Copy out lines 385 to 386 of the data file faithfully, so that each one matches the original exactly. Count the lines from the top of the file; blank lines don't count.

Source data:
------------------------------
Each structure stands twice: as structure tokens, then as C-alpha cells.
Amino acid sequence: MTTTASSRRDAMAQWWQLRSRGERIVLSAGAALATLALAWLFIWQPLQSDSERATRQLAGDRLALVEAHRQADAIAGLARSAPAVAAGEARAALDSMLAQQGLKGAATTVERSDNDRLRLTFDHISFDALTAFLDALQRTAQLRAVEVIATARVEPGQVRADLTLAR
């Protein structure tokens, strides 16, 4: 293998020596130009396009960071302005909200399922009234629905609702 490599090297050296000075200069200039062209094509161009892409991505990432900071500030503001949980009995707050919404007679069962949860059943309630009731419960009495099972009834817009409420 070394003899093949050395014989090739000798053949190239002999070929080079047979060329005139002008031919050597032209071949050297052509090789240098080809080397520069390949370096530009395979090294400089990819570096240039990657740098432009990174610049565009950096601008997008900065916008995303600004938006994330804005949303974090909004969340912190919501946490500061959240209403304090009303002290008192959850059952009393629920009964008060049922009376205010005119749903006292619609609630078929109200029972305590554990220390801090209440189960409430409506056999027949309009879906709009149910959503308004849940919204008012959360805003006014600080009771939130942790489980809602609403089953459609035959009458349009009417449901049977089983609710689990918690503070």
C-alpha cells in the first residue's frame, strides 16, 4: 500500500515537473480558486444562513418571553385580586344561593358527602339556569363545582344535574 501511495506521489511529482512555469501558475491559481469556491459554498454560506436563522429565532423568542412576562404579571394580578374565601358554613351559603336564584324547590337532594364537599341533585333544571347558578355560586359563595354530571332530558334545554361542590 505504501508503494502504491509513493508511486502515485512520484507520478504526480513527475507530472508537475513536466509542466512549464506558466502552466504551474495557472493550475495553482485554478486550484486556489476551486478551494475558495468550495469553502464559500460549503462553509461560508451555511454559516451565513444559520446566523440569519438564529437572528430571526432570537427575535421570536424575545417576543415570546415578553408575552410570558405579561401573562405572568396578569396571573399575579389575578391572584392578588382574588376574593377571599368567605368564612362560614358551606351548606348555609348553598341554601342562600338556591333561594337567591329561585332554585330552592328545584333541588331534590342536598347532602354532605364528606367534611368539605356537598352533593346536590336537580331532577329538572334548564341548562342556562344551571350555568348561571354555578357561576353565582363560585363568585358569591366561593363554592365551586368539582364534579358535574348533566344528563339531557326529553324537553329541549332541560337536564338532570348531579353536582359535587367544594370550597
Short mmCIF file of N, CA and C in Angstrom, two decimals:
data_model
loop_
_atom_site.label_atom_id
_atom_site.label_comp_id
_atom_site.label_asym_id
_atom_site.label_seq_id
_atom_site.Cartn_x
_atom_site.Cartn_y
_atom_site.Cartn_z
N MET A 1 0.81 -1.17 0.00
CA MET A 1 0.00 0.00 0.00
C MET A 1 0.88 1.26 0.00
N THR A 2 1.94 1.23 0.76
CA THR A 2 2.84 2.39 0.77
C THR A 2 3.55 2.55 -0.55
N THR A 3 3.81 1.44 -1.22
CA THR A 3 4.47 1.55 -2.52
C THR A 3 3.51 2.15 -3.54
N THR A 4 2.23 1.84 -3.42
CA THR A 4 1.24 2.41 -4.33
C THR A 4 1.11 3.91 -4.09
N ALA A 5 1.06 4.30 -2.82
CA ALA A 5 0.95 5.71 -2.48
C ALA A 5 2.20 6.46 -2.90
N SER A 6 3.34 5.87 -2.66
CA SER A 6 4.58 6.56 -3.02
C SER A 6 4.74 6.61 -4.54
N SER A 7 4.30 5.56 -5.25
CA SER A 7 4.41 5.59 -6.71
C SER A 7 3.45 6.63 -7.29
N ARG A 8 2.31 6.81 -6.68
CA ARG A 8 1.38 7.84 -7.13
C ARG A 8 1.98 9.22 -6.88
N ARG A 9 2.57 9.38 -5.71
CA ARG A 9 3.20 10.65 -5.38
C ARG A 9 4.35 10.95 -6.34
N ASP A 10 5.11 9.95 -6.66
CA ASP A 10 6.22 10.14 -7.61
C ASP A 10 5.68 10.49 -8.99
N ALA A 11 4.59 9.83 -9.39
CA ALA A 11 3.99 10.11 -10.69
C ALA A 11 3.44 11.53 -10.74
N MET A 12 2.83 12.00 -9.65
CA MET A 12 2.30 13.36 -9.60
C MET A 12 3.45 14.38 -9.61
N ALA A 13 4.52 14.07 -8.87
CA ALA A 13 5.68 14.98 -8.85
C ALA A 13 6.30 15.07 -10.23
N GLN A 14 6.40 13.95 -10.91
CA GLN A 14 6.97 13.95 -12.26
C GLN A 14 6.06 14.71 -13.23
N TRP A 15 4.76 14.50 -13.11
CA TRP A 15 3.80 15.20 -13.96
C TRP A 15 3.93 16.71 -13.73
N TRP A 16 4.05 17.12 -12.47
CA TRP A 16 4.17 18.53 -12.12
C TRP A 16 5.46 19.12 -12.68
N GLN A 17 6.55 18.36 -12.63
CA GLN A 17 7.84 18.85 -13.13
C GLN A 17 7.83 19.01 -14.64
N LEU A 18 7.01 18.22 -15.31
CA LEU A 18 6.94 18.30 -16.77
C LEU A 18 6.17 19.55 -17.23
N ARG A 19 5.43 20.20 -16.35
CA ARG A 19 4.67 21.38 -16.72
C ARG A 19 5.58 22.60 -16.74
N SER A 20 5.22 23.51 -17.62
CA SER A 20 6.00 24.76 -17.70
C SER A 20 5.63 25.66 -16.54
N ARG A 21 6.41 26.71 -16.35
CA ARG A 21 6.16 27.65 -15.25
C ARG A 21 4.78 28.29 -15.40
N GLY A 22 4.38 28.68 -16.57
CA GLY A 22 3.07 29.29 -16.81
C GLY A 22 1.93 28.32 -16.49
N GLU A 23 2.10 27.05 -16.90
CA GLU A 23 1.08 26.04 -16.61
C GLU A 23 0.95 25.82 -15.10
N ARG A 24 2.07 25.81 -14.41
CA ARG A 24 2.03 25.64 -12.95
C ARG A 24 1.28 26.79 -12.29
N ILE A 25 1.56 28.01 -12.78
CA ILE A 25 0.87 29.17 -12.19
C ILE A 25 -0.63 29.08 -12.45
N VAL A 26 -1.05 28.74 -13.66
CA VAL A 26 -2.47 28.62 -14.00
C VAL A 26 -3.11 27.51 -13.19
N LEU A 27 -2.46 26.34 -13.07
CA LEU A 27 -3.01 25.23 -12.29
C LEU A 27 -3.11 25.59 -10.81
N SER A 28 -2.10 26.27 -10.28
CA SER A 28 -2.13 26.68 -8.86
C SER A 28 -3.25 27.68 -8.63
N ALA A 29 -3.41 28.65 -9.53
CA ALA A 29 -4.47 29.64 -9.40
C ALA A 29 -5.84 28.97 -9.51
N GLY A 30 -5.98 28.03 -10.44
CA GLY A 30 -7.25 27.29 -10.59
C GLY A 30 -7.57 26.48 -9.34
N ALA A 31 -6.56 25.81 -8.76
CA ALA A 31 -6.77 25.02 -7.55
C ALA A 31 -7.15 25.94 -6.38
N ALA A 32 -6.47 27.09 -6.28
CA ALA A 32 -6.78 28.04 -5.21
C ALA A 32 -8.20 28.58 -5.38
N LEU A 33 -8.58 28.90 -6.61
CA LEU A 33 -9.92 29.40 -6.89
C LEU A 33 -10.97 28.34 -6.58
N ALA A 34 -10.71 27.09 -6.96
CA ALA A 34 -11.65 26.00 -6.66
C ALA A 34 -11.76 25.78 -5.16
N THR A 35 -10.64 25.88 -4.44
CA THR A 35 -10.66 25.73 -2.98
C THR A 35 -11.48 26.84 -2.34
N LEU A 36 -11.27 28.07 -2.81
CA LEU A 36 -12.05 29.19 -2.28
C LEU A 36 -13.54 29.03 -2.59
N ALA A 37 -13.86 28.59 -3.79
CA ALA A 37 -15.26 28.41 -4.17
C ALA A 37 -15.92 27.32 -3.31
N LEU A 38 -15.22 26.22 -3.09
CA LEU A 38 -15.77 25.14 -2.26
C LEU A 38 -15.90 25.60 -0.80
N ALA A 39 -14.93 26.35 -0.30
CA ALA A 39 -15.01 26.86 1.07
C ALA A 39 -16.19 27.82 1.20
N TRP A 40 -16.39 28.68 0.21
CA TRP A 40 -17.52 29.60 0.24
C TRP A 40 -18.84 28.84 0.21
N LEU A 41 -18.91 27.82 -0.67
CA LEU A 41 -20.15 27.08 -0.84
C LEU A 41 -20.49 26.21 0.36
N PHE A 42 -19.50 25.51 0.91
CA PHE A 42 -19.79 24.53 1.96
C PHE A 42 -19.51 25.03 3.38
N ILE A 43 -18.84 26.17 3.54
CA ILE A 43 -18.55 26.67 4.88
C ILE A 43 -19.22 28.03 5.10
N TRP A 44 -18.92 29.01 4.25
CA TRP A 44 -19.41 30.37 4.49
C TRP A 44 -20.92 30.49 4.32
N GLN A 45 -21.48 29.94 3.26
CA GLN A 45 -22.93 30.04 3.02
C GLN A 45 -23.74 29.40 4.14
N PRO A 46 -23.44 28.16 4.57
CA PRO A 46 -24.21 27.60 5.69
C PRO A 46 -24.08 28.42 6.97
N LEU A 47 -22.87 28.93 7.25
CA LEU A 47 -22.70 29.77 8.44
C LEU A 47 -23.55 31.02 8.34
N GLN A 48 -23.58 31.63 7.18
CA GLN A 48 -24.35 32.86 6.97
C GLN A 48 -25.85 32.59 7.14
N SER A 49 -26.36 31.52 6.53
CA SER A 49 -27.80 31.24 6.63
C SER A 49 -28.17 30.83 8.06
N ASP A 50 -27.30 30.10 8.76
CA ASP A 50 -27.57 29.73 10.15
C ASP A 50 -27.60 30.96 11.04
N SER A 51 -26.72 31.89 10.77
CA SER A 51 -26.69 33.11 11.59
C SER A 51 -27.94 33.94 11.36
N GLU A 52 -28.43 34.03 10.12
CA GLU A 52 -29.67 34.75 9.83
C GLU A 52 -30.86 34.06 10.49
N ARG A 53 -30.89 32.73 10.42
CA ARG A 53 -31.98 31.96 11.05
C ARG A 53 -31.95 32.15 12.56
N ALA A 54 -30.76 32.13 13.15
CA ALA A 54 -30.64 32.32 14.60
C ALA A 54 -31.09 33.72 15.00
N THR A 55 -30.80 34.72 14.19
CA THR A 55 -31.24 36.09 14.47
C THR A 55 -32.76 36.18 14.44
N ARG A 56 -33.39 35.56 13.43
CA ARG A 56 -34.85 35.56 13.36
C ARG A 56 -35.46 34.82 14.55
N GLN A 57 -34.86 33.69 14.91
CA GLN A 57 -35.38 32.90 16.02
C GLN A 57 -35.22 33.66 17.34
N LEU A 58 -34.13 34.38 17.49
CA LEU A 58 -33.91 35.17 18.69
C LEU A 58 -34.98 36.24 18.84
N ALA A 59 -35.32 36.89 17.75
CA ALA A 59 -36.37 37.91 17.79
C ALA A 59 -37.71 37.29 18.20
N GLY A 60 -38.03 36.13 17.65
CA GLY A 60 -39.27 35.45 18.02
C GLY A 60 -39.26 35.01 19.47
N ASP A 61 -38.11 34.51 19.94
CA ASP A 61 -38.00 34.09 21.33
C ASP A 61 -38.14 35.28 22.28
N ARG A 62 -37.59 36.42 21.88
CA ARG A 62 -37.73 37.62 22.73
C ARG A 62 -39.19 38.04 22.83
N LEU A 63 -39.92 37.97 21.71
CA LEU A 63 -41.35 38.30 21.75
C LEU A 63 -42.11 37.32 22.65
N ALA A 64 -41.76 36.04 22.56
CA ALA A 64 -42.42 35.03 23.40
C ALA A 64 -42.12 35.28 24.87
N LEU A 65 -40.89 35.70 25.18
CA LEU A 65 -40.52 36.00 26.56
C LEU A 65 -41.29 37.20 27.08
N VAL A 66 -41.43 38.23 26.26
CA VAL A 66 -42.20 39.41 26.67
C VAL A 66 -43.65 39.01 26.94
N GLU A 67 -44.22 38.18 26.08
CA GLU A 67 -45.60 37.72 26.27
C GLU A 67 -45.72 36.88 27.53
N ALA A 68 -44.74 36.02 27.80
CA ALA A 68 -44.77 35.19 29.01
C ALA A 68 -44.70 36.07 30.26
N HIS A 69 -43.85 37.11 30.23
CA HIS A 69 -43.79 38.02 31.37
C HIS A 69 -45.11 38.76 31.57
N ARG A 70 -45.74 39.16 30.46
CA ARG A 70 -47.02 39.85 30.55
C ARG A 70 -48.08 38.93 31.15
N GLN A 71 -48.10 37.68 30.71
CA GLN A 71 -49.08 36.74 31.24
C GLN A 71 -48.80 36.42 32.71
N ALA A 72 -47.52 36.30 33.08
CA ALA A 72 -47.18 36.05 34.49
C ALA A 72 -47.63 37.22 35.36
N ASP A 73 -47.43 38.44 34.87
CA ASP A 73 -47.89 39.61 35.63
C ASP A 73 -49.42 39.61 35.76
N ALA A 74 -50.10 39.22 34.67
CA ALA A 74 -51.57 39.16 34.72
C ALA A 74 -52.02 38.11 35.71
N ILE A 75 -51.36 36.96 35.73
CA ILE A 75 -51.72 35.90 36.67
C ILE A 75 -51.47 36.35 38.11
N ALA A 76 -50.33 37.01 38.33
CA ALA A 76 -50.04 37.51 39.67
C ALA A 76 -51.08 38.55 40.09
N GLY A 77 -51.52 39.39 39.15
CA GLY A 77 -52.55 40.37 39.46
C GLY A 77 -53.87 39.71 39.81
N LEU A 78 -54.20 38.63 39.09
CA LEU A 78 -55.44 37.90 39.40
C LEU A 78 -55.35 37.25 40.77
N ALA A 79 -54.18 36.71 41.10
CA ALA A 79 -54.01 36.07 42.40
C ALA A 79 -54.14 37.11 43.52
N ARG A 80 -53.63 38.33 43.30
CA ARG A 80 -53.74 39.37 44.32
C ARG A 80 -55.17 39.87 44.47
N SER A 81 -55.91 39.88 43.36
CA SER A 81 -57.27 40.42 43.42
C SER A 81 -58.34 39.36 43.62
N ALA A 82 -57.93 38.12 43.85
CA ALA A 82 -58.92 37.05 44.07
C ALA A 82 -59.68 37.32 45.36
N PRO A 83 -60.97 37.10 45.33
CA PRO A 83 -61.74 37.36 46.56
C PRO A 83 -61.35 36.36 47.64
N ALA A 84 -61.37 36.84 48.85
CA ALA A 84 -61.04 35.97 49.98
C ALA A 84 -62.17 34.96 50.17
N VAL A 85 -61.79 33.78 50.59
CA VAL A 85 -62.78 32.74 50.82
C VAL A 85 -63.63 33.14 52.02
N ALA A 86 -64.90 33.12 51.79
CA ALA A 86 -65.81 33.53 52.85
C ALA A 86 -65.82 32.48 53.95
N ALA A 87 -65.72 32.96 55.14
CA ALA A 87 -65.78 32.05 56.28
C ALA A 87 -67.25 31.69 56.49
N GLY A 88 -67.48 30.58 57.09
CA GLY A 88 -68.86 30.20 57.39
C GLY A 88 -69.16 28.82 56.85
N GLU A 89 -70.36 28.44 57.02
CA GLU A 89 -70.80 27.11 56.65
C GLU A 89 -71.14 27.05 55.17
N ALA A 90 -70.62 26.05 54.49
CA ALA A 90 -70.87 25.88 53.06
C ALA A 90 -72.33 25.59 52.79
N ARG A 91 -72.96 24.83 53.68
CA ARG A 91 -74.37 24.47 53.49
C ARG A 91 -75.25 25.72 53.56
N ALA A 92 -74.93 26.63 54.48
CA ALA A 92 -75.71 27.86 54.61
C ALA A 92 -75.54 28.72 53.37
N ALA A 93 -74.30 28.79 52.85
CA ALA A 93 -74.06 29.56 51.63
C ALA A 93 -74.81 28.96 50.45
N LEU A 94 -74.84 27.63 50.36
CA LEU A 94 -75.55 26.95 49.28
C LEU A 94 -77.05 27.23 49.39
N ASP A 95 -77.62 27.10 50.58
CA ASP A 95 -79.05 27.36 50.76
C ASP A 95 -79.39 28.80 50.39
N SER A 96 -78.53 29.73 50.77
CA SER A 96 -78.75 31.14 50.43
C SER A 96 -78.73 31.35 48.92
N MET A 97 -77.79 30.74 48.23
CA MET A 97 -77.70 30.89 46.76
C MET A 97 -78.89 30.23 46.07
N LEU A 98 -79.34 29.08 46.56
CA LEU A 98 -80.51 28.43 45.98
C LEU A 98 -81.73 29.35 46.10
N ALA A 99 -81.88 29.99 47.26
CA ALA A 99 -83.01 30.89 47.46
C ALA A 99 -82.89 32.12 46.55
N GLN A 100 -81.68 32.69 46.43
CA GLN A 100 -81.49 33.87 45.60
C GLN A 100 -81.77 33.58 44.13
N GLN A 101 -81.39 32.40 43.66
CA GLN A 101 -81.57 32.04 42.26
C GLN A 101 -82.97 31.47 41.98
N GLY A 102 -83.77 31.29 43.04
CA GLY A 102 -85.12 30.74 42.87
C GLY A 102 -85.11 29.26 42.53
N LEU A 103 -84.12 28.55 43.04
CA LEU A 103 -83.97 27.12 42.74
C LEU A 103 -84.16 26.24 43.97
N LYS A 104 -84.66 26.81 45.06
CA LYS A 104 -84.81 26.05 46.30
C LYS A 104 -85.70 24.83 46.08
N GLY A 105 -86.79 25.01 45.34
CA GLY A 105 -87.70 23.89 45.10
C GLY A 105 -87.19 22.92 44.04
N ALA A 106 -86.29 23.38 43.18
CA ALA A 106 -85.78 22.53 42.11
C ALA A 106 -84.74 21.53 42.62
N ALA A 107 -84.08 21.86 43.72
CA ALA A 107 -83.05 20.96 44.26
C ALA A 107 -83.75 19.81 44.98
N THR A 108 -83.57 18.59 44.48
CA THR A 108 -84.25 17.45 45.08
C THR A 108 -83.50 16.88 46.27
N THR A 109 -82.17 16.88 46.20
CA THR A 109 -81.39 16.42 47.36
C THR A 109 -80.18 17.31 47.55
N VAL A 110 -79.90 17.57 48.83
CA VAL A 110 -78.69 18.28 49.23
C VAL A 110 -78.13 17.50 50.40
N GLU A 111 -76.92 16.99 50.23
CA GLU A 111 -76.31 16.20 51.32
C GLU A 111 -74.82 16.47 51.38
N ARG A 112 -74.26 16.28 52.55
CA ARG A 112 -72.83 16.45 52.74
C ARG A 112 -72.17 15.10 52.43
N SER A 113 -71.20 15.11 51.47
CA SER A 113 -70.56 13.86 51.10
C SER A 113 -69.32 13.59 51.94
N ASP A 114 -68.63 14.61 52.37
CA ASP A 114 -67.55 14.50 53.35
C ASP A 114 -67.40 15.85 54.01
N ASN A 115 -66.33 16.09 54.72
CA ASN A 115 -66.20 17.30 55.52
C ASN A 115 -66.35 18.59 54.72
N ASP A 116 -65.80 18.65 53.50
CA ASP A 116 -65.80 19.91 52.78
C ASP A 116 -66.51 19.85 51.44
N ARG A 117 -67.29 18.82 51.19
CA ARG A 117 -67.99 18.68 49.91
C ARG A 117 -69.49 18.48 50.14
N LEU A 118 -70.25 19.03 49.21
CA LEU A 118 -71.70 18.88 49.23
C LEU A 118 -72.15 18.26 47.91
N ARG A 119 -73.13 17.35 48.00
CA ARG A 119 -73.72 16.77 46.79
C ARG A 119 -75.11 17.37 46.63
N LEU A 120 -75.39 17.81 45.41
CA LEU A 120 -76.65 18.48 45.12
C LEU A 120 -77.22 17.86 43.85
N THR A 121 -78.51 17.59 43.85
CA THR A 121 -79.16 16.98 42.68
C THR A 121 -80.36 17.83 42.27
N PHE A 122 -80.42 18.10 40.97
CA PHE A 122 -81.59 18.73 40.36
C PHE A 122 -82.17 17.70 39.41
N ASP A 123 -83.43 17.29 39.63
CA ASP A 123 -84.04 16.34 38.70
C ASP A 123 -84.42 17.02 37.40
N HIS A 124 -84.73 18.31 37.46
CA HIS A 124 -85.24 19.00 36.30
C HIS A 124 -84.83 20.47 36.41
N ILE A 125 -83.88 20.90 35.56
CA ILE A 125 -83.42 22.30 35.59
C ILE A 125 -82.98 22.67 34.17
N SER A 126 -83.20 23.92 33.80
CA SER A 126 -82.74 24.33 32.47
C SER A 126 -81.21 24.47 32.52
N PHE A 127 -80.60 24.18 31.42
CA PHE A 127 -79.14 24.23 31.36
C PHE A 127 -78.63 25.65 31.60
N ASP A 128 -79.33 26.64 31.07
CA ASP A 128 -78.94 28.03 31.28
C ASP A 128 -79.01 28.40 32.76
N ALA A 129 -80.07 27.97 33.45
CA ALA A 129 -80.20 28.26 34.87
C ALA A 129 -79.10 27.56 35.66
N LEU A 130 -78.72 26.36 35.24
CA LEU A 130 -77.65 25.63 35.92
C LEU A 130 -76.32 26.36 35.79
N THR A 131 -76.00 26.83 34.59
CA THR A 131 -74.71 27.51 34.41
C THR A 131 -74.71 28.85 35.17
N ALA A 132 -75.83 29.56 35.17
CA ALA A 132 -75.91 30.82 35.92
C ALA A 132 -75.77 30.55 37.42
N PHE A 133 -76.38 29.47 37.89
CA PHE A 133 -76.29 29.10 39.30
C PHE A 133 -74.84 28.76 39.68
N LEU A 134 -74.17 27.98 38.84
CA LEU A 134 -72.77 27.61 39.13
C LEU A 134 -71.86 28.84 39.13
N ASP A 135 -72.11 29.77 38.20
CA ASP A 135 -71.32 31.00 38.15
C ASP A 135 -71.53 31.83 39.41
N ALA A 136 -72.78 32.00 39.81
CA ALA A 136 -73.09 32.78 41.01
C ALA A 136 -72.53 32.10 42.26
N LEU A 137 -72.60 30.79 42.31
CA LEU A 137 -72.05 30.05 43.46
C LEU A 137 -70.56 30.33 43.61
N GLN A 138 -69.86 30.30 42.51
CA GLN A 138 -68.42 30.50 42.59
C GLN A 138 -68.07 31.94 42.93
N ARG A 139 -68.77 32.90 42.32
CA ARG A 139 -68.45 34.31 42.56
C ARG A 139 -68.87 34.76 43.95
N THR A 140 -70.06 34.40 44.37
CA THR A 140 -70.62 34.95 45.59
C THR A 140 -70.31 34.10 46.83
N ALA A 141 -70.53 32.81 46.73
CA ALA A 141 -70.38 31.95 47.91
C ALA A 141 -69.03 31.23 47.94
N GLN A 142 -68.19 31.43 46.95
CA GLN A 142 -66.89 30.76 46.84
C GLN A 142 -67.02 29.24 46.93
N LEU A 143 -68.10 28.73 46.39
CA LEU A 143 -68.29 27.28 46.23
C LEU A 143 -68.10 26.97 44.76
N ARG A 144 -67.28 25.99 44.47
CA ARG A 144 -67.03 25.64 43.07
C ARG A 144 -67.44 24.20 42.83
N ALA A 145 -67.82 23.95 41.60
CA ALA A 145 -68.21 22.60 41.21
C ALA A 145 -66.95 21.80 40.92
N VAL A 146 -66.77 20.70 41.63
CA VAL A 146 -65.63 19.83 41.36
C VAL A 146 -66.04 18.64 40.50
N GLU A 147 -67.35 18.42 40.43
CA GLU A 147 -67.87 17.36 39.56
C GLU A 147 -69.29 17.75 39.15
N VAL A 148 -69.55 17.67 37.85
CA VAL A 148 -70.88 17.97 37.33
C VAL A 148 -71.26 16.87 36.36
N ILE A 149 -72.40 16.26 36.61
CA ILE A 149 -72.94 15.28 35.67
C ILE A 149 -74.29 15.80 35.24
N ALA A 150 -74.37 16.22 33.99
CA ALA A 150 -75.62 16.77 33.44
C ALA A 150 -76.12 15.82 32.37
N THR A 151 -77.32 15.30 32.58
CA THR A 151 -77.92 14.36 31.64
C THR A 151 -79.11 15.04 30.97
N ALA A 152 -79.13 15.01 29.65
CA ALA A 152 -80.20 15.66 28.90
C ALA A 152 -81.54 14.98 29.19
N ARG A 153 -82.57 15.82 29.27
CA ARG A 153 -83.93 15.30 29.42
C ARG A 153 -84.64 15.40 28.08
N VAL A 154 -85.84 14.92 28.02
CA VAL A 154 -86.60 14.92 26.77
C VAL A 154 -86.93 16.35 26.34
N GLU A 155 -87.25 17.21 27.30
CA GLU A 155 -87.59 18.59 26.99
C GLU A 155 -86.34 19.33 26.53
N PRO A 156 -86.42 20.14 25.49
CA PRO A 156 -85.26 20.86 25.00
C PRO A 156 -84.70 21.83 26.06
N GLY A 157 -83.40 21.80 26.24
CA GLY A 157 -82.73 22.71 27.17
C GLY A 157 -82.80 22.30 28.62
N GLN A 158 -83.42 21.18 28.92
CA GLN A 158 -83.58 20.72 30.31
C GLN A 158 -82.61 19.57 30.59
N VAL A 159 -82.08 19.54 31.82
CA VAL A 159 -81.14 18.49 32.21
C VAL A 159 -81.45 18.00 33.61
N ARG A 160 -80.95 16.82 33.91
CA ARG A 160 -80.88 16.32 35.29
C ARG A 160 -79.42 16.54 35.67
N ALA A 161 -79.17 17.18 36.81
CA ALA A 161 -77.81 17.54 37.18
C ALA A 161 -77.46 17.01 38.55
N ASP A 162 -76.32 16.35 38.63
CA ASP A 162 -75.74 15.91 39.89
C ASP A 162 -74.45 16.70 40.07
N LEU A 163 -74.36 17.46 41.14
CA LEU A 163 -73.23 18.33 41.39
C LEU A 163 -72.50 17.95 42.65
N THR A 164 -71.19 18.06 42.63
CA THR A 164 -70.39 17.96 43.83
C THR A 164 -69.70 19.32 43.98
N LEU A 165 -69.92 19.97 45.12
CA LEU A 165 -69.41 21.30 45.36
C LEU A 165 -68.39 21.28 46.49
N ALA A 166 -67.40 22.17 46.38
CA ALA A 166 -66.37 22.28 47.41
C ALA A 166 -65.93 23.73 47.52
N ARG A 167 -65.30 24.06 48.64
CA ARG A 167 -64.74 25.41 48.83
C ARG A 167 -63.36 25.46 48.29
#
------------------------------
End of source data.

CA HIS A 124 -85.24 19.00 36.30
C HIS A 124 -84.83 20.47 36.41